And now I have my first educational sponsor, HaystackID with hopefully more to announce very soon and all that started for me by reaching out to my inner circle.
Sharon D. Nelson: Well that’s wonderful advice and I especially love that quote 95% of credibility is visibility, that’s — I’m going to steal that one Doug.
Doug Austin: That’s a good one to steal.
Sharon D. Nelson: Now do you think that there are — is any good news that will come out of the pandemic for legal professionals because I know John and I do think that there are some positives but what do you think?
Doug Austin: Well, I almost hate to classify this as good news, but in our industry it is good news. Many people do expect a ton of litigation to result from the pandemic and the corresponding economic crisis and we’re certainly already starting to see some of that.
LinkedIn published, recently published a Workforce Confidence Index which indicated that those in the legal profession were feeling more secure in their profession than any other industry except for public administration and we know those jobs aren’t going anywhere. So I feel the jobs are coming back and it’s really I think just a matter of when.
I also think that the force move toward remote work has opened up job opportunities to any location as opposed to requiring job positions to be filled in a particular job market. We were already seeing more remote work scenarios even before the pandemic but it’s certainly been accelerated, considerably since. So I think smart employers will snap up qualified candidates even if they’re not located in their primary markets and they’ll figure out how to get the most out of them where they are looking.
John W. Simek: Well Doug, final question for you. Do you have any remaining final thoughts or recommendations for our listeners?
Doug Austin: Well you know the saying, at least you have your health, may be try, but it’s also never been more appropriate to. If you’re healthy, count your blessings, do everything possible to stay safe and stay well. That’s really the most important thing. The business and job challenges are short-term and they’ll get better. I truly believe that and I truly believe that everything happens for a reason.
Sharon D. Nelson: Well that’s very inspiring and we sure thank you for being our guest today Doug. I know you and I have been professional friends for a long time, admired each other’s work and I have had the opportunity, the splendid opportunity of watching you and your good work now for so many years that as you know, I said use me as a reference. So I hope that anybody on this list who — anybody listening to us, I’m certainly willing to talk with you about how much I’ve admired Doug for how long and why and thank you for just sharing your thoughts with us today. It’s such a strange time but I like the fact that you ended on such an inspirational note., that’s just the kind of guy you are.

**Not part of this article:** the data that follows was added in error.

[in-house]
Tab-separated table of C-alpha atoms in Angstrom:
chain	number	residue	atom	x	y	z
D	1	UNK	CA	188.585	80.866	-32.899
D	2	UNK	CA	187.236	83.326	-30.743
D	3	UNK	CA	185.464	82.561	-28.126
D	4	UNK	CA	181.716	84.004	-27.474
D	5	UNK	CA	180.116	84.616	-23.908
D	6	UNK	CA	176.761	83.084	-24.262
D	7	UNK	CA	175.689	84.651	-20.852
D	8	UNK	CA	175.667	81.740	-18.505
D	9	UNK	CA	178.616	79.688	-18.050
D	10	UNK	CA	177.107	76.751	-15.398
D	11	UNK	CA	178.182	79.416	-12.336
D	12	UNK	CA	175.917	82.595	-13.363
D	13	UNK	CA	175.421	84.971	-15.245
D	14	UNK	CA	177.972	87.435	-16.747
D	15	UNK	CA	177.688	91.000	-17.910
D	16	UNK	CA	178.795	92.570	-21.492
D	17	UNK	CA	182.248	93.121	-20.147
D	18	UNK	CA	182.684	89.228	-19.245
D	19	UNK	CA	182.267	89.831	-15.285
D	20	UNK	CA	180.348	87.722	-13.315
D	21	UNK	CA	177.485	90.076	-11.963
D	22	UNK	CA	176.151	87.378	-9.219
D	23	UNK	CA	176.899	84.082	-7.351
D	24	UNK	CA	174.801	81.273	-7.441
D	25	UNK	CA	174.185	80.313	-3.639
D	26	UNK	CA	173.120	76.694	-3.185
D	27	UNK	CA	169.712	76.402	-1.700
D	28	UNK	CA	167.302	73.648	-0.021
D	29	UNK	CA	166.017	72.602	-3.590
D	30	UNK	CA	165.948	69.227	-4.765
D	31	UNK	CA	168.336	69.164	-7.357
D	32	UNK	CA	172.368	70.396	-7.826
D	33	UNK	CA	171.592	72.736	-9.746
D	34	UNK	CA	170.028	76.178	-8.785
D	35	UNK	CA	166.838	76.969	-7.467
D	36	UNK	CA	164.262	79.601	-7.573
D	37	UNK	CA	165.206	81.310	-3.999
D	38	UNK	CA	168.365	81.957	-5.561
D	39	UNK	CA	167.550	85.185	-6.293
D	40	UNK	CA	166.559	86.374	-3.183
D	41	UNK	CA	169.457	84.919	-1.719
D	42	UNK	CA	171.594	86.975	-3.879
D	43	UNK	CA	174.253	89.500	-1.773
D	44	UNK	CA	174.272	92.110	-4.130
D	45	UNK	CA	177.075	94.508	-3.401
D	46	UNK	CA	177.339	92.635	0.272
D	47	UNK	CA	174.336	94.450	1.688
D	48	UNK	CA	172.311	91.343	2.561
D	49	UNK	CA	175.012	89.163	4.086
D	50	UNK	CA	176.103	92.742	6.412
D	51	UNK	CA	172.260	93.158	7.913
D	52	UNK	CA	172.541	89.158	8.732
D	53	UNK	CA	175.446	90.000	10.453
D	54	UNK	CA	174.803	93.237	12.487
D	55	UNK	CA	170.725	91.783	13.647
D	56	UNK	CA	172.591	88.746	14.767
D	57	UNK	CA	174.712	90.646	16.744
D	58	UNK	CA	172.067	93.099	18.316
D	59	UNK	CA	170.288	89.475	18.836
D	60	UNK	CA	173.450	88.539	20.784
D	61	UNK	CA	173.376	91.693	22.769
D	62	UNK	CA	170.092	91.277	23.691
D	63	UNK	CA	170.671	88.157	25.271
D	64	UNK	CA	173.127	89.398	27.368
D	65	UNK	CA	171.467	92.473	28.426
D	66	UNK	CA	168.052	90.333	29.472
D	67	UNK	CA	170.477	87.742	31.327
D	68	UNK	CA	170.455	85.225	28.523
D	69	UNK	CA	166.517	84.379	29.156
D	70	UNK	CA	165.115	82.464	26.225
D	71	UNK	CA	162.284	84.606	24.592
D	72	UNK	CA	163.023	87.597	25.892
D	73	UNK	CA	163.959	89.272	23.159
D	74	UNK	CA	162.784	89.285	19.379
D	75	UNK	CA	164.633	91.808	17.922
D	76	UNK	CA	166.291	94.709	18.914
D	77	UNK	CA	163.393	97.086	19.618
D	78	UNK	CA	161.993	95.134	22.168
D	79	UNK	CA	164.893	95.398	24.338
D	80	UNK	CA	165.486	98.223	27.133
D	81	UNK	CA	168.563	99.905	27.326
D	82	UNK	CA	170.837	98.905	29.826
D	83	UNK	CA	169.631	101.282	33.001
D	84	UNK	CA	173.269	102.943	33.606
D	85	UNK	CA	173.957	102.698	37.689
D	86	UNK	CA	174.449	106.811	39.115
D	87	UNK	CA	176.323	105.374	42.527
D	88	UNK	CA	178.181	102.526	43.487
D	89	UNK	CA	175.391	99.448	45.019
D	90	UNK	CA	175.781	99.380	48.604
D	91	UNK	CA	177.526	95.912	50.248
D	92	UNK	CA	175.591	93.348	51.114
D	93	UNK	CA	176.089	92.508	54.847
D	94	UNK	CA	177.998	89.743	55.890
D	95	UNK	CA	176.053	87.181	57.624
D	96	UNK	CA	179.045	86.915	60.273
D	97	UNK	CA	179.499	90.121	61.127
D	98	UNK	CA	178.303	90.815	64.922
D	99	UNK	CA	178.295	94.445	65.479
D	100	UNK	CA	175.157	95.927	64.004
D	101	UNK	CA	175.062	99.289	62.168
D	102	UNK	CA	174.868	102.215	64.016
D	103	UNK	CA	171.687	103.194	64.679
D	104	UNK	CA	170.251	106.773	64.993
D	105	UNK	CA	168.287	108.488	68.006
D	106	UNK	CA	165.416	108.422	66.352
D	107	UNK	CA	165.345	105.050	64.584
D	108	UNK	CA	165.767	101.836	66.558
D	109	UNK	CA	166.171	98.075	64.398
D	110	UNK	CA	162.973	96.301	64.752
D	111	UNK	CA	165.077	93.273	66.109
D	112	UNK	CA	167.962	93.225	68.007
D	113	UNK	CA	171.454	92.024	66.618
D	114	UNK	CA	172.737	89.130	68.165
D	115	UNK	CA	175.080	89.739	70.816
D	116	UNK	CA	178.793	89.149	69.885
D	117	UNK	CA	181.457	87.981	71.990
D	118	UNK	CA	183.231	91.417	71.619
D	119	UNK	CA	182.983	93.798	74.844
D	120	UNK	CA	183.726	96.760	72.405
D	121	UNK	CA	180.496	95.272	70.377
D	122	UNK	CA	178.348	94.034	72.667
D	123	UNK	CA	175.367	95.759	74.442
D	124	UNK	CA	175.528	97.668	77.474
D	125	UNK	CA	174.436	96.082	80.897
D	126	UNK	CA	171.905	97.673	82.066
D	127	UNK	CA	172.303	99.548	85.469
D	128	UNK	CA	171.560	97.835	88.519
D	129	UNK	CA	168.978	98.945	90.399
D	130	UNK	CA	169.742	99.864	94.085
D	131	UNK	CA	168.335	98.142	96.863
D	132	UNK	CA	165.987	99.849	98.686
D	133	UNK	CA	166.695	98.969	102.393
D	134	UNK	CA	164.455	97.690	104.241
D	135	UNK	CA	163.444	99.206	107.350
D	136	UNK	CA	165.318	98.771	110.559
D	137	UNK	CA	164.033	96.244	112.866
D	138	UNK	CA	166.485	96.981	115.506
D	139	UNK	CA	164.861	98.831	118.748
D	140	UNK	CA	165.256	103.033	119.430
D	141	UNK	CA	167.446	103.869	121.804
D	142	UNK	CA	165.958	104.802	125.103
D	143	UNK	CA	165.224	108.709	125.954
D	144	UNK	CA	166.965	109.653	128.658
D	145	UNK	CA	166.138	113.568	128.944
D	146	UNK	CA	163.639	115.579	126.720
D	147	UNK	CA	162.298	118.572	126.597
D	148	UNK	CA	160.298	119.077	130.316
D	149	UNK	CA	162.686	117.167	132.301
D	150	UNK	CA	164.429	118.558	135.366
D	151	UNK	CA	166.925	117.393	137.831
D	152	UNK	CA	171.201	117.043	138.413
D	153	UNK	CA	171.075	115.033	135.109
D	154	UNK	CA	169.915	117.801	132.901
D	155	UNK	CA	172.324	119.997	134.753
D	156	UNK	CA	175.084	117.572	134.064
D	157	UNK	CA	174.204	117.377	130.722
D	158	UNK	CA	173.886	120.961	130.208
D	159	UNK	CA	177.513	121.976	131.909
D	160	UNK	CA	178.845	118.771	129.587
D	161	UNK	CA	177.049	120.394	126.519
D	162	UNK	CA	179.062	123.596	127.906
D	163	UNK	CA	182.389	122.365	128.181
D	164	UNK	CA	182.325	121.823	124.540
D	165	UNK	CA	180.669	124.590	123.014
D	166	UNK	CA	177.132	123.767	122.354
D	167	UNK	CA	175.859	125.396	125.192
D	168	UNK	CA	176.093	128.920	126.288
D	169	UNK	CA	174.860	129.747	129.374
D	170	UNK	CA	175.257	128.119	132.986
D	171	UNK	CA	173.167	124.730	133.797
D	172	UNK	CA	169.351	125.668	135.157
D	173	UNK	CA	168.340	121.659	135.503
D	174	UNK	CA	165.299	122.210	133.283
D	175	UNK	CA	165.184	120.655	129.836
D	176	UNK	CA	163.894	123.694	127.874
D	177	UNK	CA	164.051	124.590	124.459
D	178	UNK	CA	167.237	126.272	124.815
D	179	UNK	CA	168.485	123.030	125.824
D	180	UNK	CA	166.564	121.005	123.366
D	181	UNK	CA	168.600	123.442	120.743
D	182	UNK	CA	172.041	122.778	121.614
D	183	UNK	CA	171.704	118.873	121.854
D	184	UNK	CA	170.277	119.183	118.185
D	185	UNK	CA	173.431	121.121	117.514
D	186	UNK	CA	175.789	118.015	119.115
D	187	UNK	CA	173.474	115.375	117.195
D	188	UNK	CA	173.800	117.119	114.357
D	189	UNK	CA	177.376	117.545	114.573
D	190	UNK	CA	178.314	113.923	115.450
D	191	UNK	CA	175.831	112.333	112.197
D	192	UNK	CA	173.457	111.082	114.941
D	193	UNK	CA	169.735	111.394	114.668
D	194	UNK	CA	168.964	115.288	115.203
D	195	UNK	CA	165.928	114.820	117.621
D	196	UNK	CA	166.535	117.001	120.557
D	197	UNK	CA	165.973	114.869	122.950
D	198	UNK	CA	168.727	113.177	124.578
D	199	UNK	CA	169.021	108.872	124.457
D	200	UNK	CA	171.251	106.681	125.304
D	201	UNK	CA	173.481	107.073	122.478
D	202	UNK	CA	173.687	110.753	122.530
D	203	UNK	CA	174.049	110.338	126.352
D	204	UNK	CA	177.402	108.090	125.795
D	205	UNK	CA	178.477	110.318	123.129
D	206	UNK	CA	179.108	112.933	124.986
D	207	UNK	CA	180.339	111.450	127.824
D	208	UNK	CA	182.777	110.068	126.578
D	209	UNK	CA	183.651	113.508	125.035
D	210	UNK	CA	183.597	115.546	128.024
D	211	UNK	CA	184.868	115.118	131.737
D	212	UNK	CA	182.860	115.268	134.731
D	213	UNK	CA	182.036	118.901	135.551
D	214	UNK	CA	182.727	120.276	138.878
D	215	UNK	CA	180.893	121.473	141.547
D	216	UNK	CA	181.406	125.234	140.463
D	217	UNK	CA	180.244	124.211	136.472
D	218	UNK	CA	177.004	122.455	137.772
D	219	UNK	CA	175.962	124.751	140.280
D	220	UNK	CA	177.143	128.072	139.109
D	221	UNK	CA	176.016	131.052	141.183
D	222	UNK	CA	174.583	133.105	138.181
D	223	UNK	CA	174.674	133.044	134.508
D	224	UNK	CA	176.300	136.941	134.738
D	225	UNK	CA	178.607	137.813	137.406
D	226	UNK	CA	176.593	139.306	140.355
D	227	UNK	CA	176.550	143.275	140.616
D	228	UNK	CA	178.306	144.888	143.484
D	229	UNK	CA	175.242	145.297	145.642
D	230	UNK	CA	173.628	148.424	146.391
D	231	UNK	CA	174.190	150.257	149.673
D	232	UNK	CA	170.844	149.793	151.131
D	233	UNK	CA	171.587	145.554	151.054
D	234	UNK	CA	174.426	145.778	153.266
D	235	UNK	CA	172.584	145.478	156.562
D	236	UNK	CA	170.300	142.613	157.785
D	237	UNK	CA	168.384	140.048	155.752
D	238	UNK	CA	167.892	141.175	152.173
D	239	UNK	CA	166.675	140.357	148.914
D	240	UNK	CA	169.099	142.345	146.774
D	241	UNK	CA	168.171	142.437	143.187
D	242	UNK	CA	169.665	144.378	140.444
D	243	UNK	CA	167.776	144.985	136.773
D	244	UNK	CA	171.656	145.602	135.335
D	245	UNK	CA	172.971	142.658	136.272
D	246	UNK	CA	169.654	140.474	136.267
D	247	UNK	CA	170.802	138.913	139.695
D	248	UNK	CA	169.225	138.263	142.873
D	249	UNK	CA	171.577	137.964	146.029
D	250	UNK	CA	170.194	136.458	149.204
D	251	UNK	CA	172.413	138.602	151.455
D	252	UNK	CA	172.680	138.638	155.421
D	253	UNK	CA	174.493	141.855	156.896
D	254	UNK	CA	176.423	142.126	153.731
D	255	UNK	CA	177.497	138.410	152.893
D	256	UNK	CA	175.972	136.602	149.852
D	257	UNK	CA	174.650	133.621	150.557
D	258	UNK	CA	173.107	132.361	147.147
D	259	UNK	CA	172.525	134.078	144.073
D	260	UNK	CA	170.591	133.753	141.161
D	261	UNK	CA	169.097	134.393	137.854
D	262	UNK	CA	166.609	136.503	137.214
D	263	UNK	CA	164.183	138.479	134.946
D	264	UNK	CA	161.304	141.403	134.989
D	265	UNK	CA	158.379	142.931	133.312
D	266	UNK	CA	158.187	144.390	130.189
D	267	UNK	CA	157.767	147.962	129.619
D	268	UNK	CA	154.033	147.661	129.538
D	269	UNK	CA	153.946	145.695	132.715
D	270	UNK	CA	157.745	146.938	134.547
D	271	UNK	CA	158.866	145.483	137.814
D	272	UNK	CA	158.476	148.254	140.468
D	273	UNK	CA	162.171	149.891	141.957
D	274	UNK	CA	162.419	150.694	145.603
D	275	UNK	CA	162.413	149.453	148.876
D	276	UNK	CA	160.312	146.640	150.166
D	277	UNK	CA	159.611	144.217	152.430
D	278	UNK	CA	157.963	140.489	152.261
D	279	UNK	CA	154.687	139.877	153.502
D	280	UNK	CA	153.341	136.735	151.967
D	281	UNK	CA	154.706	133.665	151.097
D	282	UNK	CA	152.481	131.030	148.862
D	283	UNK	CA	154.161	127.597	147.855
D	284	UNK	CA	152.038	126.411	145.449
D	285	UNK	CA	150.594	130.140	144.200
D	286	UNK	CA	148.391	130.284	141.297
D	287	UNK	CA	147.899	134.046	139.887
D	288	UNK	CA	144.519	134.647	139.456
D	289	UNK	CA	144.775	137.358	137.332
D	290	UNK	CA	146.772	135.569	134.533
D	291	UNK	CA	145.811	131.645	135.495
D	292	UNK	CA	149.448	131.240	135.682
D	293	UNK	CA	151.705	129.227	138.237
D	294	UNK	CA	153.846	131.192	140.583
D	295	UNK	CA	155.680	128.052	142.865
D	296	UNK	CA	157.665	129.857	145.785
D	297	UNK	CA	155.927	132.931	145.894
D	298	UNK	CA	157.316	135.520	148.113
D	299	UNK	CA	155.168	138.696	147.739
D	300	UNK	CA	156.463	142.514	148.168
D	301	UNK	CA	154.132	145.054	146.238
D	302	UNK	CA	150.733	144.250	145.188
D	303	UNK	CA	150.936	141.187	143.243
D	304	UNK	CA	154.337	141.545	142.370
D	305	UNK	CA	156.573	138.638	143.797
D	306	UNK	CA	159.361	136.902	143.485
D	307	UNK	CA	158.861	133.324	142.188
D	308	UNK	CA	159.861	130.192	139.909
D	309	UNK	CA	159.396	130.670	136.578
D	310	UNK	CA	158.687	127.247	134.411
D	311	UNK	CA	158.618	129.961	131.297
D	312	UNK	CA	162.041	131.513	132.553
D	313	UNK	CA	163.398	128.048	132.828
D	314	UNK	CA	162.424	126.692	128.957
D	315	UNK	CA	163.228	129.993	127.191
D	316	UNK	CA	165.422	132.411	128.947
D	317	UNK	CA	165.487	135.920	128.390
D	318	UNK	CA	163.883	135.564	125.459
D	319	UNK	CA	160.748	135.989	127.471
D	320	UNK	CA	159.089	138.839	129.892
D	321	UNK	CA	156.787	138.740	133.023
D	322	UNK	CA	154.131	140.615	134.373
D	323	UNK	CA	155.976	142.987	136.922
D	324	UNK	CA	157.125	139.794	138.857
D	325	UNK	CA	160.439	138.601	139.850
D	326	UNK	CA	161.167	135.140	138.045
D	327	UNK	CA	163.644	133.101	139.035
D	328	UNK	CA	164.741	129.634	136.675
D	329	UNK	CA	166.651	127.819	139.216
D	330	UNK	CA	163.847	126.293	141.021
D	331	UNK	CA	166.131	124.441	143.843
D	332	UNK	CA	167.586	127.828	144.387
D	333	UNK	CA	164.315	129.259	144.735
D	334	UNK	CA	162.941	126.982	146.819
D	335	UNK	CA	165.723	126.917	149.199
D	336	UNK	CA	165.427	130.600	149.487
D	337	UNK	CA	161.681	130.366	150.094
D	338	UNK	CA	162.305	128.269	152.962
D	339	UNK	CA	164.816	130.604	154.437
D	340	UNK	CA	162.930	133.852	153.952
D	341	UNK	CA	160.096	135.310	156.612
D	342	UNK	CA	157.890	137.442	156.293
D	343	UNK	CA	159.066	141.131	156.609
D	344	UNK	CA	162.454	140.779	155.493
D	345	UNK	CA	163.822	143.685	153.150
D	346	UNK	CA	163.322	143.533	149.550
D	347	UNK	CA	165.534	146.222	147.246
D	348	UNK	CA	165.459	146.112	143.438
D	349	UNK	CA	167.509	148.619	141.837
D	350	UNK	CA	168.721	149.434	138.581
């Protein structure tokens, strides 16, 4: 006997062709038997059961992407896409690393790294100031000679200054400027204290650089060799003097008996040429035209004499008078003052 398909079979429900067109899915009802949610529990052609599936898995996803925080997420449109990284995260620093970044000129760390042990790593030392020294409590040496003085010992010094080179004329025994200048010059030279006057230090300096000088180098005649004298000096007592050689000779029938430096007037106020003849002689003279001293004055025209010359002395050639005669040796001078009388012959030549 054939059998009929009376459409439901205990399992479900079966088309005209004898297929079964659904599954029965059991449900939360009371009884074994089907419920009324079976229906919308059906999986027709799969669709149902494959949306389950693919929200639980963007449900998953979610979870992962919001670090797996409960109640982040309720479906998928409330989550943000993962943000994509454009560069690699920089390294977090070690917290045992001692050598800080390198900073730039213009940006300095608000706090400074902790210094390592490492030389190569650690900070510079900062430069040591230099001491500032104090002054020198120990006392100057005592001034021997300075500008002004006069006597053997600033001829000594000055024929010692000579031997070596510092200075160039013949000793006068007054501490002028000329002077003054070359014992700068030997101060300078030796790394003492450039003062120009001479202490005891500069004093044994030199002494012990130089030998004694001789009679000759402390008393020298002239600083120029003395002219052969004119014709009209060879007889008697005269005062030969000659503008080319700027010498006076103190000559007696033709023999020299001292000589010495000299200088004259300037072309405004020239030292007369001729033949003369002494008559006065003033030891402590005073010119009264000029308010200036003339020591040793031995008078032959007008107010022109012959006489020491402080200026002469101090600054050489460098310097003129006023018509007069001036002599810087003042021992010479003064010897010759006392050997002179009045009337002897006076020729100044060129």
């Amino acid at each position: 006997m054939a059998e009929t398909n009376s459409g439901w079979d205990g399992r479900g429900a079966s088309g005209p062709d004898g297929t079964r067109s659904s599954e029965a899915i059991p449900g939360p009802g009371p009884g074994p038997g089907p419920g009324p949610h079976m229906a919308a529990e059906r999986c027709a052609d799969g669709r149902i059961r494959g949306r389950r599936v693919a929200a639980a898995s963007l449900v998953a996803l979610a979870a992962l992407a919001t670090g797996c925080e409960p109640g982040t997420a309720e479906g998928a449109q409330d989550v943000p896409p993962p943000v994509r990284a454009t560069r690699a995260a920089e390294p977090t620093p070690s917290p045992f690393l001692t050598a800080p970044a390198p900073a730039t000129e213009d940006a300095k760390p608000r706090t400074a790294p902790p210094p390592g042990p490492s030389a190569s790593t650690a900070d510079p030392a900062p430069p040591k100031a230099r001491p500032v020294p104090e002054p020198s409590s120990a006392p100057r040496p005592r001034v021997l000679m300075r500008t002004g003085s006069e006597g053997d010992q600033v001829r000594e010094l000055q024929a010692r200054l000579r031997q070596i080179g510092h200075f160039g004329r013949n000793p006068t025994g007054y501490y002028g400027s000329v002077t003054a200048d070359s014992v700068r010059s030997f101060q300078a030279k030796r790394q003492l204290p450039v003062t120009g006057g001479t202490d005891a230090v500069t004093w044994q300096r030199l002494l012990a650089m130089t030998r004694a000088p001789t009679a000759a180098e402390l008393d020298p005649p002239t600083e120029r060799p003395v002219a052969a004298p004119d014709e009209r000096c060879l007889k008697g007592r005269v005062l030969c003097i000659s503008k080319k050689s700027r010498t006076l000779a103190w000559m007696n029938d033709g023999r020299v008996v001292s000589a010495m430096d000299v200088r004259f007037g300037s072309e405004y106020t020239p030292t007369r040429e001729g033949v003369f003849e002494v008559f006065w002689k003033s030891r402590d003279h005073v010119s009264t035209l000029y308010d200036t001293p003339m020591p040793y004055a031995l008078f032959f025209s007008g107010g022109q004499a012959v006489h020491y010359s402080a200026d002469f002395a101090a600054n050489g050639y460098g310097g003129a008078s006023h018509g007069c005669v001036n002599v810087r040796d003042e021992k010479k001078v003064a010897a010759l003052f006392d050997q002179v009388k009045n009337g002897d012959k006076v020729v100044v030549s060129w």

Doug Austin: Well thank you Sharon and thank you John. I appreciate that. Certainly as always, I had a great time discussing trends with you and I really enjoy your Digital Detective series. I never miss one of your interviews and if you allow me to end on one last shameless plug, I hope everybody will check out my new blog eDiscovery Today, that’s ediscoverytoday.com altogether with no dashes. So I can’t help but end with a shameless plug, but I do appreciate the support, and thanks for having me guys I really appreciate it.
Sharon D. Nelson: Well you know I’m already a subscriber but I agree. It’s good advice to be a subscriber.
John W. Simek: Well that does it for this edition of Digital Detectives. And remember you can subscribe to all the editions of this podcast at legaltalknetwork.com or in Apple Podcasts. And if you enjoyed our podcast, please rate us on Apple Podcasts.
Sharon D. Nelson: And you can find out more about Sensei’s digital forensics technology and cybersecurity services at senseient.com.
We will see you next time on Digital Detectives.
Outro: Thanks for listening to Digital Detectives on the Legal Talk Network. Check out some of our other podcasts on legaltalknetwork.com and in iTunes.
Sharon D. Nelson and John W. Simek invite experts to discuss computer forensics as well as information security issues.
Doug Austin and Brett Burney give best practice tips for audio and video discovery.
Judy Selby gives a comprehensive overview of the many uses and risks associated with biometric information.
Cybersecurity expert Mike Maschke explains how penetration tests help lawyers protect themselves by identifying weak points in their security systems.
Maura Grossman discusses how TAR is used by medical researchers to support their efforts to understand and treat COVID-19.
David Ries gives an overview of work-at-home and remote access best practices.
Doug Austin surveys the current state of the eDiscovery industry and discusses emerging trends.